“Why can’t things be like they were when I first started?”
I was fortunate yesterday to be able to sit down and reconnect with a few people that I had not really spoken to since I left for Japan. It was good to sit down and talk, but by 4pm I was exhausted with three more people to see, I had to reluctantly turn down a relaxing sauna. There was a common theme that emerged from the day of meetings and it was that a large number of entrepreneurs are living in the past. If their current lives are not rocketing towards success personally or professionally, they are stuck in a rut wondering how they can get back the good days when the world was filled with hope. This was gleaned not from the people I met with but with the clients that they had been working with over the past year.
Change is inevitable and I’ve come to rely on it as a constant. The one thing I do know is that everything will change no matter how well things are planned out. However, I’m never satisfied without taking things to the next level – recognizing change will happen is a moot point. Putting a process together to monitor change is moving things up a level. Responding to change as it happens helps to stay ahead of the curve.
A few points:
- Monitor ongoing change: establish an ongoing trend line for the number of new customers, average order size, lifetime customer values, overall sales growth, and sales within specific segmentation categories (geography, type of business, etc)
- Consider impacts: if there is a trend change, ask yourself – “will the change significantly impact our industry or product / service category? If so, in what ways will the change potentially manifest itself? In what ways is the change a threat? An opportunity?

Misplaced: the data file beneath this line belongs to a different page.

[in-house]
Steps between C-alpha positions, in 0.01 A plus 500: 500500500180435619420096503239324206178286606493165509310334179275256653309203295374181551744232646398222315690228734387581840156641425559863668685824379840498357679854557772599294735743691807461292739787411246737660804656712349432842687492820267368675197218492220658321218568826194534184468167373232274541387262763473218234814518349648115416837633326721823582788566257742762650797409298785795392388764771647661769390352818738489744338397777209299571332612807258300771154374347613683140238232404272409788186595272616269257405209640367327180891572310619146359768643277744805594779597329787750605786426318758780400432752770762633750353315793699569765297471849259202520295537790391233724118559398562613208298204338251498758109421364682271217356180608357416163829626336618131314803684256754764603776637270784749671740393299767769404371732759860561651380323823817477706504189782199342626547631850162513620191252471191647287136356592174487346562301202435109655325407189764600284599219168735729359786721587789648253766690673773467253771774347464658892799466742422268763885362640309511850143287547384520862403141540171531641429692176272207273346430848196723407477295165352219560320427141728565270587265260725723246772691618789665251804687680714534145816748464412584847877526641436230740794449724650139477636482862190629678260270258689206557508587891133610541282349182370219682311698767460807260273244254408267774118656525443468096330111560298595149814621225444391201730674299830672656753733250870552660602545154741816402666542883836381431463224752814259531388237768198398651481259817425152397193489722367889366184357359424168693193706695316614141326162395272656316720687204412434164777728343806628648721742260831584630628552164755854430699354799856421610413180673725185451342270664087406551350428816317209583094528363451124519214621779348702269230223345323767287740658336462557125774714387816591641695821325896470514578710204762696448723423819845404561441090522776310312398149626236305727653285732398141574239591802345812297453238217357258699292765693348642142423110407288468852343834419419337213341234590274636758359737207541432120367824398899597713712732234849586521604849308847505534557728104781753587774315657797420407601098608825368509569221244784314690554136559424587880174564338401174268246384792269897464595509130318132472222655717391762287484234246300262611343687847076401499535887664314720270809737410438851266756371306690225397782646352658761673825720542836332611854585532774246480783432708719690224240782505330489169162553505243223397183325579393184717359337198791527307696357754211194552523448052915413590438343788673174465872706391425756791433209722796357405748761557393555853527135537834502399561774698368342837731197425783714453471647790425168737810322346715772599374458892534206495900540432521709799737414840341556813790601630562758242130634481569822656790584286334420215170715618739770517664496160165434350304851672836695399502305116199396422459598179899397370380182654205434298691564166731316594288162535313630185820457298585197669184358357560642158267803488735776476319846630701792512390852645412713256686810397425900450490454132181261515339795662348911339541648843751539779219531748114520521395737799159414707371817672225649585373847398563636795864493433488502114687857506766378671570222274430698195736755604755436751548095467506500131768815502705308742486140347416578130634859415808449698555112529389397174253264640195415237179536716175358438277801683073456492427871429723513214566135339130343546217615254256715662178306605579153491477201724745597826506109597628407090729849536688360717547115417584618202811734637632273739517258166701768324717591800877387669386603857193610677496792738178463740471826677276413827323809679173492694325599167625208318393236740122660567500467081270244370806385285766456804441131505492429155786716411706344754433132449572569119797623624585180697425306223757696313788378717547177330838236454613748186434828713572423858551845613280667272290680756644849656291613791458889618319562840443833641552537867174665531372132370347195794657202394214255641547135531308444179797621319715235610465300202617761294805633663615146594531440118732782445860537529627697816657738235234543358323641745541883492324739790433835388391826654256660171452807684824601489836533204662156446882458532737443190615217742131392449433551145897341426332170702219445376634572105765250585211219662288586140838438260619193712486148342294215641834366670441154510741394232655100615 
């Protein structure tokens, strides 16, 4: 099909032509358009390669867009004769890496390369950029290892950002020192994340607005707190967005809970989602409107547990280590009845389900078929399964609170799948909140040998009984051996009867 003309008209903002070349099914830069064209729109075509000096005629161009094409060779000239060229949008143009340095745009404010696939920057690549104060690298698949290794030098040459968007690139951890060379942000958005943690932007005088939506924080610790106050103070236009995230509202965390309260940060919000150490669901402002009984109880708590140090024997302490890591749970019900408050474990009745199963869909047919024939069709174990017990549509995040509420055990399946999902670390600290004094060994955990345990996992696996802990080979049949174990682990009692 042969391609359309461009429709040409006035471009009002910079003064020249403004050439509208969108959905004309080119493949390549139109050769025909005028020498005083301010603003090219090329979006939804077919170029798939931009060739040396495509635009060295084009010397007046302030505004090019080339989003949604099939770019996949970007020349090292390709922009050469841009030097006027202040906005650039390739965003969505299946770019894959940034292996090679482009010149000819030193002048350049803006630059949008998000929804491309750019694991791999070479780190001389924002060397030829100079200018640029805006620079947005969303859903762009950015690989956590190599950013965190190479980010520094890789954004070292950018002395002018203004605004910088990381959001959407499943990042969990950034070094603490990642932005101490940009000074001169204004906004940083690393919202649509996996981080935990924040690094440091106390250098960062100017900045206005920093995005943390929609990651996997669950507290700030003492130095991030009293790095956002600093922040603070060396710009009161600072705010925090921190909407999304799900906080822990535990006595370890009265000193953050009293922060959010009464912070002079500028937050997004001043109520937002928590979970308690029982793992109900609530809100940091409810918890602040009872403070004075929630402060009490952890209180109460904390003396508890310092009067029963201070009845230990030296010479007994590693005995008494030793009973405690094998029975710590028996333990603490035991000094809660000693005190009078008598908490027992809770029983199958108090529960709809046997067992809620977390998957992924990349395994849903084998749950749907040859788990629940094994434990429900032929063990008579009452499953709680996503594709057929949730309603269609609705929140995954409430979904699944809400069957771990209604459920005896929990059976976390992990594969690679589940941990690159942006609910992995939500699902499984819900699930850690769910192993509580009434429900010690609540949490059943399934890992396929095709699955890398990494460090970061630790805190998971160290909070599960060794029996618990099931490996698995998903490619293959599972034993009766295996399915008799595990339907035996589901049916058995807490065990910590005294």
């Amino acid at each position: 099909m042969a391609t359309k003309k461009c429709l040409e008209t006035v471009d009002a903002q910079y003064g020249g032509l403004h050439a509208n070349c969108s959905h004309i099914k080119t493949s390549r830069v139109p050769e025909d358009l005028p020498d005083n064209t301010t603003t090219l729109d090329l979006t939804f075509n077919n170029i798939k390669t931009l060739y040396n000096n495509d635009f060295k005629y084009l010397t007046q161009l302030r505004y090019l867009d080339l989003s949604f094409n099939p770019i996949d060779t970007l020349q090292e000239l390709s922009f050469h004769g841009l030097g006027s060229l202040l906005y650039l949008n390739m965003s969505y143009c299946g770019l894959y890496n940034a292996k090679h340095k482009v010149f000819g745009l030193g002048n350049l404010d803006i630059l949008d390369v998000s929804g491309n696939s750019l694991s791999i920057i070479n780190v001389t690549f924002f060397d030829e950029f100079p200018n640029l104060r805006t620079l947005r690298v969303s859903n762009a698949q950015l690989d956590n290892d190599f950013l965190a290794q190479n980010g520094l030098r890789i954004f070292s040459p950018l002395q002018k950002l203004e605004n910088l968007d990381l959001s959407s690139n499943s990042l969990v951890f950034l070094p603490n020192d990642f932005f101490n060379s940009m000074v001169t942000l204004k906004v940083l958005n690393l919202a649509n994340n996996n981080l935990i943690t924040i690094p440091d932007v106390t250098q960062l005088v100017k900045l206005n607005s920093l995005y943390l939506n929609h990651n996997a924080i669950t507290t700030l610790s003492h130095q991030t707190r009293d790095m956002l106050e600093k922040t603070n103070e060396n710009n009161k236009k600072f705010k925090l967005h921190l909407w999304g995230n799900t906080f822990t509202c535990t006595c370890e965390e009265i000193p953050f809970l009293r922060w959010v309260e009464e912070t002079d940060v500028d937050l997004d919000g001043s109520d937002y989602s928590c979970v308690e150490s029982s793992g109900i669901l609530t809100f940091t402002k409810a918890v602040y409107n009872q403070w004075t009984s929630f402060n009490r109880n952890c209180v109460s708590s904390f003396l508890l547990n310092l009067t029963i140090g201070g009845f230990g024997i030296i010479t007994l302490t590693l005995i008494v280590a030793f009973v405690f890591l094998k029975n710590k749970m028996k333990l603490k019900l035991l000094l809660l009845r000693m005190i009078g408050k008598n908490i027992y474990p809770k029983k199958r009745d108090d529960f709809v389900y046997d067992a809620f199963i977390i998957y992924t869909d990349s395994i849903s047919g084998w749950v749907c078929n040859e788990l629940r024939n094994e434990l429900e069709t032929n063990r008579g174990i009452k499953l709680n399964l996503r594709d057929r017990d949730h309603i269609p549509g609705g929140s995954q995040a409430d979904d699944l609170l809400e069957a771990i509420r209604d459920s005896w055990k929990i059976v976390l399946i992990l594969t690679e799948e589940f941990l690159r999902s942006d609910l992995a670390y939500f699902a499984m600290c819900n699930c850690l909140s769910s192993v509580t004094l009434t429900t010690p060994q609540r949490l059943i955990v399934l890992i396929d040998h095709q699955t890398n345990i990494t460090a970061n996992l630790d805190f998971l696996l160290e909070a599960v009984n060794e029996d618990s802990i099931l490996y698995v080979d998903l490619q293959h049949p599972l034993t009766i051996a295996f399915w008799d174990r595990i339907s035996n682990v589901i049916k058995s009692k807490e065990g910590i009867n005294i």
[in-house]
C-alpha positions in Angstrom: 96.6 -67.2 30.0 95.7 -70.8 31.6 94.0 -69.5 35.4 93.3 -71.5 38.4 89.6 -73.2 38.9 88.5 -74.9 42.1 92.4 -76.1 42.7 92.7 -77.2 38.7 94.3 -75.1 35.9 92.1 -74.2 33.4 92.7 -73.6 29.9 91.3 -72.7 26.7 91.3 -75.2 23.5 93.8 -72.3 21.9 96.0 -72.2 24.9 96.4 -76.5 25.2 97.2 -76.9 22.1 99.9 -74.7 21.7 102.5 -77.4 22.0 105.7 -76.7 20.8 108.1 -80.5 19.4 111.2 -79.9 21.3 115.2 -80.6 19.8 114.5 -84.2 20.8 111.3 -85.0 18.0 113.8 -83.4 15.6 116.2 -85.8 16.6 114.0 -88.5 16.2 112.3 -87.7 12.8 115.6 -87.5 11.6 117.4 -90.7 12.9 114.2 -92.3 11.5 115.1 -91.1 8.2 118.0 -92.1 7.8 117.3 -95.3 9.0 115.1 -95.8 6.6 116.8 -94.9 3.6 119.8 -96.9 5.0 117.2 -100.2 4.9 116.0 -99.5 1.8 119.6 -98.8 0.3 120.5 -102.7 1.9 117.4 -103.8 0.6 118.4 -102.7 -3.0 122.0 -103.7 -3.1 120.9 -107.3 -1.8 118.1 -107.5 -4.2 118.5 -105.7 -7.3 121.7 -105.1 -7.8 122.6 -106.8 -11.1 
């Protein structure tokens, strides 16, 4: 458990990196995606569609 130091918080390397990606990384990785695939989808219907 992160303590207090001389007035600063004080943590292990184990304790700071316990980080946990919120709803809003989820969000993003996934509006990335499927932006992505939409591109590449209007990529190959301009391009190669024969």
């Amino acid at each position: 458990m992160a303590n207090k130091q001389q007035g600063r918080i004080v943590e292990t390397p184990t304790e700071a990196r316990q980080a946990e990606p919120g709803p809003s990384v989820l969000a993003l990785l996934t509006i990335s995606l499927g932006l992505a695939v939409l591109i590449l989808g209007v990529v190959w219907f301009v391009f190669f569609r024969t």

Weak signal monitoring (recognizing small or micro changes that can lead to macro changes)
A. The more irreverent and upsetting a new idea is to the status quo, the more chance it has of reaching a level of importance
B. The more often you hear, “That’s just a fad,” the more likely it’s not
C. Identifying and monitoring weak signals should be an ongoing, systematic process
D. The ability to see the next big thing before it happens is equal parts art and science
E. Weak signals often grow by joining forces with other weak signals. In other words, weak signals often need reinforcement from other ideas floating outside the established boundaries before they can be seen or heard.
- Develop a response: I can’t tell you what your response should be to the macro forces of change that surround you. That’s for you to decide. What I can suggest is a systematic and regular effort to insert the future into your ongoing planning efforts. An organization’s ability to put the future into the plan with any degree of accuracy is rare. The ability to take action on such a plan is where the money is made. Here are a few common trends:
1. Shifting demographics
2. Changing China
3. Casper Technology
4. Small Business Going Forward
“A new factor, that of rapid change, has come into the world. We have not yet learned how to adjust ourselves to its economic and social consequences.” – Wallace B. Dohham, Harvard Business Review